Brief History

The Bunkers Conservation Reserve is a Private Reserve situated within the traditional lands of the Adnyamathanha aboriginal people.  It is approximately 140 square kilometres in area and takes in some of the most rugged country of the Flinders Ranges.  Some features include Loves Mine Range, Mount Caernarvon (921 metres high) and The Bunkers Range.

Since the 1850ís the property formed part of various pastoral leases and in 1956 came under the control of the Reynolds family as part of Willow Springs Station.  In 1993, in support of the National Parks and Wildlife SA Bounceback Program in the Flinders Ranges, the Reynolds family authorised the removal of feral goats from the Bunkers area.  Feral goats were the main herbivorous competitors in the area to the rare Yellow-footed Rock-wallaby.

Over several years, as the removal of the feral goats progressed, the volunteers involved in the Bounceback Program became familiar with this spectacular and rugged area, noting many interesting features including the remnants of a Yellow-footed Rock-wallaby colony.  Interest developed into commitment resulting in the creation of a preservation group with the intent of purchasing property for the protection of native vegetation and wildlife.  This group founded the Yellow Footed Rock Wallaby Preservation Association Inc in 1997 in order to re-establish the colony in the Bunkers area.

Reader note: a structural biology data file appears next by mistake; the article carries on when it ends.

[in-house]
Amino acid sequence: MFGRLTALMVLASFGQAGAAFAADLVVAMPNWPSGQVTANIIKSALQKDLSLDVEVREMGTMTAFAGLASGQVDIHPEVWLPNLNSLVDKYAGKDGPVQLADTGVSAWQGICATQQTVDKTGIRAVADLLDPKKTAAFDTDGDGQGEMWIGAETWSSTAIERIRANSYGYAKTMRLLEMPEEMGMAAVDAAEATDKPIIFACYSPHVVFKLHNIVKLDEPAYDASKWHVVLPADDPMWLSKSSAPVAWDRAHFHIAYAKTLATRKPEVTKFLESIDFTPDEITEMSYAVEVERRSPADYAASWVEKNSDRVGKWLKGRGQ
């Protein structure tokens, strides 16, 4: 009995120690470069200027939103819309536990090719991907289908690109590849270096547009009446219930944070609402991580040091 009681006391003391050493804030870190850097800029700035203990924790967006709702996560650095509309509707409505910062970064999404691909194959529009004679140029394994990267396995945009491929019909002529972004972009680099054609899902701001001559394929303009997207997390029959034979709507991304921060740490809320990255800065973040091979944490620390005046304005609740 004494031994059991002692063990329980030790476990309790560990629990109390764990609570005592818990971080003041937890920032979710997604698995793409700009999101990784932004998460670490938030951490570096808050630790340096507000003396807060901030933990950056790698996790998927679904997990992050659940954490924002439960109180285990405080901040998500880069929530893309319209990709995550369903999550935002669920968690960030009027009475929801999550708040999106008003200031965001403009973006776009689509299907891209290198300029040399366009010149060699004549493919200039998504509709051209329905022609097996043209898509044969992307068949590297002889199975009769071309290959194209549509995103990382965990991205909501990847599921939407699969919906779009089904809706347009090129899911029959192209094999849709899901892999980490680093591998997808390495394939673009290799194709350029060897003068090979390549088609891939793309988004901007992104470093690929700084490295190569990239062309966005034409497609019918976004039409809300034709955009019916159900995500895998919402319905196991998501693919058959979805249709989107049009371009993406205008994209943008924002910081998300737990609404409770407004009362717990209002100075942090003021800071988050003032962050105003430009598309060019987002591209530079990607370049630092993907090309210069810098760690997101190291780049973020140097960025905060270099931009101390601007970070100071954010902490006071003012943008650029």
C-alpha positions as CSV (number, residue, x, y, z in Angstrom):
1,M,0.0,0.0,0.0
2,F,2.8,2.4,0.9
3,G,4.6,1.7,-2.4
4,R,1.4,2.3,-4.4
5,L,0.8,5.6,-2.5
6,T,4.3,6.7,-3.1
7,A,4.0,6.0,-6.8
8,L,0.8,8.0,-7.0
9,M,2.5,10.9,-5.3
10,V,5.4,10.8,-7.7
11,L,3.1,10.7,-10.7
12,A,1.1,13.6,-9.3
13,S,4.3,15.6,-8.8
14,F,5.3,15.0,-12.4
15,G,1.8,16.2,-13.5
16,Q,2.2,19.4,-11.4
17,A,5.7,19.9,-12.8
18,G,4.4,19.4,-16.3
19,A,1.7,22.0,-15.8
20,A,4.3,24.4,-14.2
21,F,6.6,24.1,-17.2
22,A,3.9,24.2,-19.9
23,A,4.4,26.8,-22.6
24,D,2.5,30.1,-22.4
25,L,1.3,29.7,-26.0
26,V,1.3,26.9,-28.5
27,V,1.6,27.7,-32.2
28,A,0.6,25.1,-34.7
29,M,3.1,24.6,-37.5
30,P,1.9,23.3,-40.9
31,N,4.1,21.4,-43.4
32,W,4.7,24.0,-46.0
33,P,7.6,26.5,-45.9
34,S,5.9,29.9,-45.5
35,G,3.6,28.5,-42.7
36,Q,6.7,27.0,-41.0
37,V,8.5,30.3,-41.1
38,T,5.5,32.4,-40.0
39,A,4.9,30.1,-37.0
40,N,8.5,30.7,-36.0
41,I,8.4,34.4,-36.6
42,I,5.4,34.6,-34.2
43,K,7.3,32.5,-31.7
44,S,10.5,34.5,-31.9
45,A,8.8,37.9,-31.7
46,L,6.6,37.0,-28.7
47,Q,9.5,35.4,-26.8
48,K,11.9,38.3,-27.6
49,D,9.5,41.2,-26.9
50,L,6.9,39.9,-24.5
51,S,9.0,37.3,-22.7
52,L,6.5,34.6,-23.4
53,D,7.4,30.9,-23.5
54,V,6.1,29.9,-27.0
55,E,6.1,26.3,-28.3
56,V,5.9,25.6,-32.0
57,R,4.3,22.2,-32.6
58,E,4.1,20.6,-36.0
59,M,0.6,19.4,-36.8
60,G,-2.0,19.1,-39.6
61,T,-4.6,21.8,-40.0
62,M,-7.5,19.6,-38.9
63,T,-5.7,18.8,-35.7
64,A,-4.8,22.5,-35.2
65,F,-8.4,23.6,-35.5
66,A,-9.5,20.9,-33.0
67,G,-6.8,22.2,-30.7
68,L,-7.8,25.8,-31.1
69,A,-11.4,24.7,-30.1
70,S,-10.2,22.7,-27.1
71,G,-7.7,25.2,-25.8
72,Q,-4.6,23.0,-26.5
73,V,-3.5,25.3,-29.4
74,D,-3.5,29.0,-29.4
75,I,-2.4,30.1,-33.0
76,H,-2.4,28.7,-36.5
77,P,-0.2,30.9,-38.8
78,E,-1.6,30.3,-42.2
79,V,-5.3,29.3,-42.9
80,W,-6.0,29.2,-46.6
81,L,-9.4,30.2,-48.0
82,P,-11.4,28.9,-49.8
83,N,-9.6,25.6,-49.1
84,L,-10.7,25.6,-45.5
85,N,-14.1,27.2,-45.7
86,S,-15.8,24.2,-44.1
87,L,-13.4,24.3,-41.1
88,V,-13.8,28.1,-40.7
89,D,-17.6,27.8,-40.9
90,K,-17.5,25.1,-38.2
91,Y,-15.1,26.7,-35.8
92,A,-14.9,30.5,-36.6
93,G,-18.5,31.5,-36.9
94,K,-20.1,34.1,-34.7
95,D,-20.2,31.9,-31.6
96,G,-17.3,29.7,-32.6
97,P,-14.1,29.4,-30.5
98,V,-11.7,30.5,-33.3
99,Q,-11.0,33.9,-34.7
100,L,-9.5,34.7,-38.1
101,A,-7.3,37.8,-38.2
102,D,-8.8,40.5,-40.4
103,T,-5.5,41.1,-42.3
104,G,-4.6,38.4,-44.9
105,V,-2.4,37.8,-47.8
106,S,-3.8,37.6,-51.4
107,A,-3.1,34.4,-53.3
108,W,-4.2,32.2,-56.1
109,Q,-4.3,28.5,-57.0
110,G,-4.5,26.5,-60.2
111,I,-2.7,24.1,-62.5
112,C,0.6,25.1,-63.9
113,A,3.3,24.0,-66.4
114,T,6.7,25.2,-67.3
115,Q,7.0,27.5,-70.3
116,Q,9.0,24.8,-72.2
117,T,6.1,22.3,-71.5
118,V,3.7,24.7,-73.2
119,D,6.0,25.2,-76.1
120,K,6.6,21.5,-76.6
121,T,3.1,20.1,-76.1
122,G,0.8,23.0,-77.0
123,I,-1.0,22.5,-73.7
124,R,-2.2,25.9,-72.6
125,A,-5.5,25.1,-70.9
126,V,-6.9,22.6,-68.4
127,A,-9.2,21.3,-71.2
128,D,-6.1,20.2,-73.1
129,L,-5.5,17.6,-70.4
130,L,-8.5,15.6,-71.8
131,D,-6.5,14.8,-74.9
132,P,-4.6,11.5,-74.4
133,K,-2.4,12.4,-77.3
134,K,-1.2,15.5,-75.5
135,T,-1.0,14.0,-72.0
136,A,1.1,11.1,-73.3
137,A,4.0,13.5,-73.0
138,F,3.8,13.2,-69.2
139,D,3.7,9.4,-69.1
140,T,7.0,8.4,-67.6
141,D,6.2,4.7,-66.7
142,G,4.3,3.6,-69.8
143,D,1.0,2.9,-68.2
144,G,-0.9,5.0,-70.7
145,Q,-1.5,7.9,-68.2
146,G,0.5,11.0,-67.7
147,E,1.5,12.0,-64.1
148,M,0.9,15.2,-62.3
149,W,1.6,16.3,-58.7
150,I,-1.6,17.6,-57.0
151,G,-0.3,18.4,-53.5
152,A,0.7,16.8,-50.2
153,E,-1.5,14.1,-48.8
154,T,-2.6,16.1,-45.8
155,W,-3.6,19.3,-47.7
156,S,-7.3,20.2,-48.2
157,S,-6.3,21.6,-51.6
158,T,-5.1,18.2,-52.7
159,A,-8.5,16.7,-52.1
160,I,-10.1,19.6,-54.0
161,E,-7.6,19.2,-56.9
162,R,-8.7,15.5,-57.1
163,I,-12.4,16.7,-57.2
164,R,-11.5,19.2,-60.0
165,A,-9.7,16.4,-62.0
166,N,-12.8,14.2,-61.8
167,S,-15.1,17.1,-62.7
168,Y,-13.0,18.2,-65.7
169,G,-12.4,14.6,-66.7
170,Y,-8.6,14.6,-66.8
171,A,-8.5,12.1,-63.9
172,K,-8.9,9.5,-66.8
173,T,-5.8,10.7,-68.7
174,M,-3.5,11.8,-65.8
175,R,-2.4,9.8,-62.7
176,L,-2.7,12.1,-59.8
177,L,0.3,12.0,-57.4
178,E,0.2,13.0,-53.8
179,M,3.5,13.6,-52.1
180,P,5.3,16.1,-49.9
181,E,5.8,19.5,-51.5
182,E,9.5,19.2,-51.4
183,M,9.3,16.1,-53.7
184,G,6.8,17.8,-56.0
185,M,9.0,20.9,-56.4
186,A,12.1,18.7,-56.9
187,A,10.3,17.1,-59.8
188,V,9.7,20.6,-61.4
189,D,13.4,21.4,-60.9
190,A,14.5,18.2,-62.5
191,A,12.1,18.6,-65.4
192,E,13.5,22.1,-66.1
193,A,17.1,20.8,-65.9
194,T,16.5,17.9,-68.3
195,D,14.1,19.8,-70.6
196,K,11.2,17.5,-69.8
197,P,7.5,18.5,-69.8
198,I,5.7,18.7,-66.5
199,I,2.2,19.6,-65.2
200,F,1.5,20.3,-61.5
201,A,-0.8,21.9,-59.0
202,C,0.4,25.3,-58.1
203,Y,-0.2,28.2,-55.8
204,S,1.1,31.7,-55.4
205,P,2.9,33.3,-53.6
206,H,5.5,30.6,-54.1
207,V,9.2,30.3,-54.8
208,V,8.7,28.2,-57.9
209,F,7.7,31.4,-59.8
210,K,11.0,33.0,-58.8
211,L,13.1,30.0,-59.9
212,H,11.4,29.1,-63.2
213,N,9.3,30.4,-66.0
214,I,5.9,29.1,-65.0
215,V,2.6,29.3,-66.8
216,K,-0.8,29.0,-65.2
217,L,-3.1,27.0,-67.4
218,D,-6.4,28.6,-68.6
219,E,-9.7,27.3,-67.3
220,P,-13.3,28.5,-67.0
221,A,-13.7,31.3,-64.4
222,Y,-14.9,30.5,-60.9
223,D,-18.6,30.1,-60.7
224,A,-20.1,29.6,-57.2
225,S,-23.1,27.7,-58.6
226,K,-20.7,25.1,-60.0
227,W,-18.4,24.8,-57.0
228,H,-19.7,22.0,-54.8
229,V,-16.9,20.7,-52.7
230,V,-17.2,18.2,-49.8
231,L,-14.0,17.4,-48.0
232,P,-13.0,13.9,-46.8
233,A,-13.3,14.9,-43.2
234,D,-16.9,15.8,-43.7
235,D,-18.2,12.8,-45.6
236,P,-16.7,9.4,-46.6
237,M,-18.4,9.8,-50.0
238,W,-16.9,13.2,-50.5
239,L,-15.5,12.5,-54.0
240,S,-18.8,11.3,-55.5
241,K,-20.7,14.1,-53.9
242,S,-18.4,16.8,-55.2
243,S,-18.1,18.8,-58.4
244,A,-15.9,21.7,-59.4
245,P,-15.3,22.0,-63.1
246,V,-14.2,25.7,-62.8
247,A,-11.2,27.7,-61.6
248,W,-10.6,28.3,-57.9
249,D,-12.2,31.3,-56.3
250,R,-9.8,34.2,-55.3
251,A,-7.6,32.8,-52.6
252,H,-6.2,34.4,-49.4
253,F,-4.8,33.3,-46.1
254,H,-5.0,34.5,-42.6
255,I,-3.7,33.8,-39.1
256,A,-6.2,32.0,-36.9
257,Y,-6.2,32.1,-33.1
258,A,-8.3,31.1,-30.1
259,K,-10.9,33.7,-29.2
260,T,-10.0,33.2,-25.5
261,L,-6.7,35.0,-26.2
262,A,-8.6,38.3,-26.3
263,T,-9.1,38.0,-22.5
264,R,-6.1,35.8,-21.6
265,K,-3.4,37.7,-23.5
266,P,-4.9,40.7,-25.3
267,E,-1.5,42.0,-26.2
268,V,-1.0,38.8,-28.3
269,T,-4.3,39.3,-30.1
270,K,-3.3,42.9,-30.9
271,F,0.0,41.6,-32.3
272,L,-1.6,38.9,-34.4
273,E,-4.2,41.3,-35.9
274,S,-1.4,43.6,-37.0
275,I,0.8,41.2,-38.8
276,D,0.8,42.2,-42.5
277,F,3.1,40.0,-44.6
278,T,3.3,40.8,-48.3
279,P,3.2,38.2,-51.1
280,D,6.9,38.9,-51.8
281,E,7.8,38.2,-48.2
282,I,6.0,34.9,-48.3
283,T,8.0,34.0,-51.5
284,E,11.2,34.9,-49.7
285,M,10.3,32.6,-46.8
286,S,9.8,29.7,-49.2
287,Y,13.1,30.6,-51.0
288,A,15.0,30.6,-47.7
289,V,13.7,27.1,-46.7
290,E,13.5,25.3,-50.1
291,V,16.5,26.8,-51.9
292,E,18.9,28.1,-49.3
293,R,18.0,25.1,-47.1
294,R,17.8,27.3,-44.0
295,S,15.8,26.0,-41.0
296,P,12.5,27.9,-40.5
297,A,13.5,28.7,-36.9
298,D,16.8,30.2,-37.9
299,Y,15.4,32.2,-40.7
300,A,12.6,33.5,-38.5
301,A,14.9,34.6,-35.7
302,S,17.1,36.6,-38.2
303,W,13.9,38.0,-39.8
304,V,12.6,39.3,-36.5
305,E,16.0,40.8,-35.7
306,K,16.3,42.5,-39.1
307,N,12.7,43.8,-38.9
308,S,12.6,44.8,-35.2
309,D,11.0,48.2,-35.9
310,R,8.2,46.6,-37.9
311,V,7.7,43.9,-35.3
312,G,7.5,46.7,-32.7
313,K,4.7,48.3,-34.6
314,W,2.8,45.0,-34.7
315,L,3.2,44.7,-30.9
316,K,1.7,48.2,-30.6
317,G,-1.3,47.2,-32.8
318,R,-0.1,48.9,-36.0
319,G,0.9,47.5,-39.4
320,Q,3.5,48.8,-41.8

Following approval of funding assistance to the Association for the purchase of the Bunkers Block from the Reynolds family by the Natural Heritage Trust in 1999, the purchase was completed in 2001 and the Bunkers Conservation Reserve was gazetted.  The Federal Minister for Environment, Hon Robert Hill, officially opened the Reserve on 4th October 2001.